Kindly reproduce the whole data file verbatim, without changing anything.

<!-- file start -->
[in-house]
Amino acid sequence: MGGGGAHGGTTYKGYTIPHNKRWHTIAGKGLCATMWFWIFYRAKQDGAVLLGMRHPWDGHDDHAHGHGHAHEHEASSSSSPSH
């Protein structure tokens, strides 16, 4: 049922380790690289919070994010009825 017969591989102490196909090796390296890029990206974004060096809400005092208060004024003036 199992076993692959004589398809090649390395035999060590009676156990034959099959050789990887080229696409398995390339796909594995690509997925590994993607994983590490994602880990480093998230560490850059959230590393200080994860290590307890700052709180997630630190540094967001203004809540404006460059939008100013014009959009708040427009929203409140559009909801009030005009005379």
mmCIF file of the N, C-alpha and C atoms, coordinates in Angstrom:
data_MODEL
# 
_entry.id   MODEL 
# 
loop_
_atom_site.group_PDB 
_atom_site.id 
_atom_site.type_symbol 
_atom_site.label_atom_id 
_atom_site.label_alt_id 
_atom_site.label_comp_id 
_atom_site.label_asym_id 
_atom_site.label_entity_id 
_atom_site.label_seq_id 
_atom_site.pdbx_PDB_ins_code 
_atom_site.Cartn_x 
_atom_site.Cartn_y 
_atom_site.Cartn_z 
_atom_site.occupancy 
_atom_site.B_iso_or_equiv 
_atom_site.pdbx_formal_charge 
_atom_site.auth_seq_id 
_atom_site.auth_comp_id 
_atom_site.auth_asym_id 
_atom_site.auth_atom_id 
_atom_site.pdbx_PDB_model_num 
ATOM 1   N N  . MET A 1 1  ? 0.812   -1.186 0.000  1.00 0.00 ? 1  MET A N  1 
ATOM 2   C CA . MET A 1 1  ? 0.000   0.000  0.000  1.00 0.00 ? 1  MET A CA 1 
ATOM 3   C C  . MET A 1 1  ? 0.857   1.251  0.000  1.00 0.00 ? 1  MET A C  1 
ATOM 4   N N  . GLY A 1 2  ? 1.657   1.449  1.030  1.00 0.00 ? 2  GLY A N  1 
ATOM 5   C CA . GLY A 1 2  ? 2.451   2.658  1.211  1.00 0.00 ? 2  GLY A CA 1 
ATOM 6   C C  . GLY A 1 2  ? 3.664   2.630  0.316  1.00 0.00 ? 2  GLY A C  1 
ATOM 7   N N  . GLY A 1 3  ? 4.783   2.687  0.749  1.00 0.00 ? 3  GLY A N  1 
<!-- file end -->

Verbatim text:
[in-house]
Amino acid sequence: MGGGGAHGGTTYKGYTIPHNKRWHTIAGKGLCATMWFWIFYRAKQDGAVLLGMRHPWDGHDDHAHGHGHAHEHEASSSSSPSH
């Protein structure tokens, strides 16, 4: 049922380790690289919070994010009825 017969591989102490196909090796390296890029990206974004060096809400005092208060004024003036 199992076993692959004589398809090649390395035999060590009676156990034959099959050789990887080229696409398995390339796909594995690509997925590994993607994983590490994602880990480093998230560490850059959230590393200080994860290590307890700052709180997630630190540094967001203004809540404006460059939008100013014009959009708040427009929203409140559009909801009030005009005379």
mmCIF file of the N, C-alpha and C atoms, coordinates in Angstrom:
data_MODEL
# 
_entry.id   MODEL 
# 
loop_
_atom_site.group_PDB 
_atom_site.id 
_atom_site.type_symbol 
_atom_site.label_atom_id 
_atom_site.label_alt_id 
_atom_site.label_comp_id 
_atom_site.label_asym_id 
_atom_site.label_entity_id 
_atom_site.label_seq_id 
_atom_site.pdbx_PDB_ins_code 
_atom_site.Cartn_x 
_atom_site.Cartn_y 
_atom_site.Cartn_z 
_atom_site.occupancy 
_atom_site.B_iso_or_equiv 
_atom_site.pdbx_formal_charge 
_atom_site.auth_seq_id 
_atom_site.auth_comp_id 
_atom_site.auth_asym_id 
_atom_site.auth_atom_id 
_atom_site.pdbx_PDB_model_num 
ATOM 1   N N  . MET A 1 1  ? 0.812   -1.186 0.000  1.00 0.00 ? 1  MET A N  1 
ATOM 2   C CA . MET A 1 1  ? 0.000   0.000  0.000  1.00 0.00 ? 1  MET A CA 1 
ATOM 3   C C  . MET A 1 1  ? 0.857   1.251  0.000  1.00 0.00 ? 1  MET A C  1 
ATOM 4   N N  . GLY A 1 2  ? 1.657   1.449  1.030  1.00 0.00 ? 2  GLY A N  1 
ATOM 5   C CA . GLY A 1 2  ? 2.451   2.658  1.211  1.00 0.00 ? 2  GLY A CA 1 
ATOM 6   C C  . GLY A 1 2  ? 3.664   2.630  0.316  1.00 0.00 ? 2  GLY A C  1 
ATOM 7   N N  . GLY A 1 3  ? 4.783   2.687  0.749  1.00 0.00 ? 3  GLY A N  1 